I used to live for travel – in fact, I just wrote the book on it. But there’s no running away now | Liam Pieper | Books

I’ve just published a novel called Sweetness and Light, a kind of thriller set in the seedy underbelly of expat hangouts on the international tourist circuit. It was a love letter to travel, something I always thought of as a wonderful, consciousness expanding thing. Once in a while you would find yourself in an unfamiliar place and experience a true intellectual or spiritual epiphany through exposure to different cultures and unfamiliar places. You would realise, fundamentally, we’re all in this together.

As of last weekend, this all seems hopelessly nostalgic.

As I write this, I’ve got friends all over the world who a week ago were living and working overseas and are now being corralled into cramped holding areas in airports, trying desperately to get home. The Covid-19 outbreak, and the consequent implosion of social and political norms, has thrown into sharp relief how much about travelling we take for granted.

Some of those friends are tossing up whether to stay where they are: in countries where deeply ingrained social and political contracts seem to be containing the virus better than we are. This is a confronting idea – in times of crisis it’s hard to shake the feeling that home is the safest place to be. Or that there might be better homes out there.

I’m one of the lucky ones: I’ve never had to worry that the invisible lines on the map would become impermeable; that freedom of movement was anything but an inalienable right. Travel was something I used to live for, in the halcyon days before I became aware that every flight I took inched the world closer to climate crisis, viral pandemic and/or economic collapse.

Liam Pieper

‘Australia is a big country. It suddenly feels claustrophobic.’ Photograph: Penguin Random House

In the space of a week, aeroplanes went from a symbol of privilege, to a flying petri dish of nightmares, real and imagined, to something I would only get on in the case of emergency, to something jarringly absent from our skies. Australia is a big country. It suddenly feels claustrophobic.

States are shutting borders and families dispersed across the continents are having to make snap decisions to uproot and abandon homes, careers, partners, in order to be close to loved ones before the lockdowns.

When I started writing Sweetness and Light, I imagined the sort of book you might pick up from the bookshop to read on an aeroplane. It published into a world where both airlines and bookshops are shuttering up. Being a novelist has never seemed more farcically anachronistic.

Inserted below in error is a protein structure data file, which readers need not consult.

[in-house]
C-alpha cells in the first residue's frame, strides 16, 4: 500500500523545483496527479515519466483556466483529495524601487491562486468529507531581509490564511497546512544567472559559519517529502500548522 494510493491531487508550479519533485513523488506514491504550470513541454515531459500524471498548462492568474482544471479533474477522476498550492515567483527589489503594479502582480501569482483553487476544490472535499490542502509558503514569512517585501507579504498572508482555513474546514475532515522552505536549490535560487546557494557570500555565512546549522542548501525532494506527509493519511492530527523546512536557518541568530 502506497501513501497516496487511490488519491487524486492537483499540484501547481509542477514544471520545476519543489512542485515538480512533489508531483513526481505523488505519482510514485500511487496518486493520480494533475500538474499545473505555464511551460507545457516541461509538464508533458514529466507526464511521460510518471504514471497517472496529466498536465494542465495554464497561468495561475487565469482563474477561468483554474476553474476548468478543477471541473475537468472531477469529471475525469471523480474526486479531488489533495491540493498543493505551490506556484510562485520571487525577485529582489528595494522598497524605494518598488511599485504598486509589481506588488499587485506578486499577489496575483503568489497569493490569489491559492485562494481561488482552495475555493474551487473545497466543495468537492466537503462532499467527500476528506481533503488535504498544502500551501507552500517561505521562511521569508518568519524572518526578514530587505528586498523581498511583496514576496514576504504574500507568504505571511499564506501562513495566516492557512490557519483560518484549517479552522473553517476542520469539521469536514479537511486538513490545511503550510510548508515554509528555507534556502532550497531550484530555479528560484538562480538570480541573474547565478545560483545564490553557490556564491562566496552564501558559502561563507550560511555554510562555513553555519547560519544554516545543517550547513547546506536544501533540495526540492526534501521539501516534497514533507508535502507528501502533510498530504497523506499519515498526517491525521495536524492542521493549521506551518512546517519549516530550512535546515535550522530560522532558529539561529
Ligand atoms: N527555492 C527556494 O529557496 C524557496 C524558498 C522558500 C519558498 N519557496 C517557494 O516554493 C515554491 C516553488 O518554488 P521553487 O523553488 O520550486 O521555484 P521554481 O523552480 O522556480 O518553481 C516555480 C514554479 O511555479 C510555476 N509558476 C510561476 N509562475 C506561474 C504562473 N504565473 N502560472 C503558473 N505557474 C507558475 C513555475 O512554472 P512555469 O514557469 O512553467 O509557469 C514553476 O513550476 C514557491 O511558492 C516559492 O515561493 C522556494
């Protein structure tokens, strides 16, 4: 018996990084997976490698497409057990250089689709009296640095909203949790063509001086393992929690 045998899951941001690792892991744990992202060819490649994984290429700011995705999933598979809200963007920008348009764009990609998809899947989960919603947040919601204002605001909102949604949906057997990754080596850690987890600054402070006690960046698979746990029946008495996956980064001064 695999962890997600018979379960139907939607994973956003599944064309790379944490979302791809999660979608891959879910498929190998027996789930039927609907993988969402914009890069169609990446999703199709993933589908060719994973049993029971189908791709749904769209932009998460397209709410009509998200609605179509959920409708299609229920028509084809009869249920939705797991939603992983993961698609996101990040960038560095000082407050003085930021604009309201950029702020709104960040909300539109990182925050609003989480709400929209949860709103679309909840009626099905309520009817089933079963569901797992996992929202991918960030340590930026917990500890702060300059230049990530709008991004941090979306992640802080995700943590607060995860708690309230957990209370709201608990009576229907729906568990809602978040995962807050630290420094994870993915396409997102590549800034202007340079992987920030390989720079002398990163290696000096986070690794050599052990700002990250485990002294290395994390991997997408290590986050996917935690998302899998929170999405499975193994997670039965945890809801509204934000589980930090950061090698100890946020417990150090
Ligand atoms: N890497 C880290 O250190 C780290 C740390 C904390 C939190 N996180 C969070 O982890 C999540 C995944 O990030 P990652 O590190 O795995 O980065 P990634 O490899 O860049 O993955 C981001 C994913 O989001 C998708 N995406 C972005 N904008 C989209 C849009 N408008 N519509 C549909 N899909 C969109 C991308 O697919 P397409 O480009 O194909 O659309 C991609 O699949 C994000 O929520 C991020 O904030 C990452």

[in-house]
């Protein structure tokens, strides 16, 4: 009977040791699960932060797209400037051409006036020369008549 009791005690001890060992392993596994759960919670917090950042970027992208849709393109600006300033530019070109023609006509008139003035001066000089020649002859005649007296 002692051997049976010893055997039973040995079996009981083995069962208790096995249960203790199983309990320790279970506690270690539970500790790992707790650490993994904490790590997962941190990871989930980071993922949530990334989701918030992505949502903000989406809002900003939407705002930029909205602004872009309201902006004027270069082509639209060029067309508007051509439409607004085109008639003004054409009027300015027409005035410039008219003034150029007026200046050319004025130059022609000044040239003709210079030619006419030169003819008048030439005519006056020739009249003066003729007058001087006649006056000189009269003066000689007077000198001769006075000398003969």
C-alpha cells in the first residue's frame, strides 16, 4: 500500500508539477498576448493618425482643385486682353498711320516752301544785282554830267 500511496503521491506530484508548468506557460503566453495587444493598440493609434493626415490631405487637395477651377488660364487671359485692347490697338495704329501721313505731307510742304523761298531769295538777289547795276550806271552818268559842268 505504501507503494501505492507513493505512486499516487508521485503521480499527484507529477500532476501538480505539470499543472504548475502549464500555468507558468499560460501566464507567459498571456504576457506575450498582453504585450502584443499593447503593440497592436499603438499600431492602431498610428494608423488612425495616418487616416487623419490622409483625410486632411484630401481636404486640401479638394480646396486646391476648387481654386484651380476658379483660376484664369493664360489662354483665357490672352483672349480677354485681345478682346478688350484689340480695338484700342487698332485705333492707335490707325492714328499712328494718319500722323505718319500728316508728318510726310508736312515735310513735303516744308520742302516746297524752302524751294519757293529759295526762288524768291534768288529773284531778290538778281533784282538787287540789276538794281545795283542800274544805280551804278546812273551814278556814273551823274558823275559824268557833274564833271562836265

In the novel I tried very hard to evoke a world where travellers are undone by their own hubris and privilege, where a vaguely sinister religious fundamentalist preyed on complacency and confusion.

Then I turn on the television to find that an administration whose political rise was framed around “stopping the boats” had failed to prevent landfall of what is, for all intents and purposes, a medieval plague ship. The prime minister deals with it by handing down new policy at midnight in the form of a sphinx-like riddle and all I can do is throw my hands up in defeat. On a purely narrative level, I can’t compete with this level of absurdity.

Maybe this was inevitable. A society with few uniting principles beyond hedonism and the acquisition of wealth is always going to be sorely tested under hardship. But I didn’t expect us to figuratively shit the bed and literally shiv each other over toilet roll so quickly.

I’ve never wanted to get out of Sydney more, and I’ve never been more cognisant of the hubris and selfishness of running away from one’s problems – a thing I’ve literally just written the book on.

Sweetness and Light

It was my hope that this book would make people think about what they took for granted about their own travel habits – those foundational, opaque layers of privilege that so many of us abused for so long. In some ways, it’s a horror story about the limits of empathy, the dehumanising of people born across the border from you.

It’s about people who talk about wanting to “find themselves”, when what they mean is they want to find themselves in an economy where the exchange rate lets them live life with the consequence of a Monopoly game. Now Covid-19 has made clear that none of us are insulated from what’s coming.

As a species we are careening into unprecedented territory, a viral epidemic that far outstrips our global capacity to treat it – and an extant global crisis in trust and empathy.

The planes are grounded, and for the feckless and flighty like me, there’s no running away from what’s coming. It could be that those layers of privilege, comfort and safety we never think to appreciate are on their way out. Once again, the epiphany: we’re all in this. And we’re in it together. Stay inside. Look after each other. And please – buy my book.

Sweetness and Light by Liam Pieper is out now through Penguin Random House.

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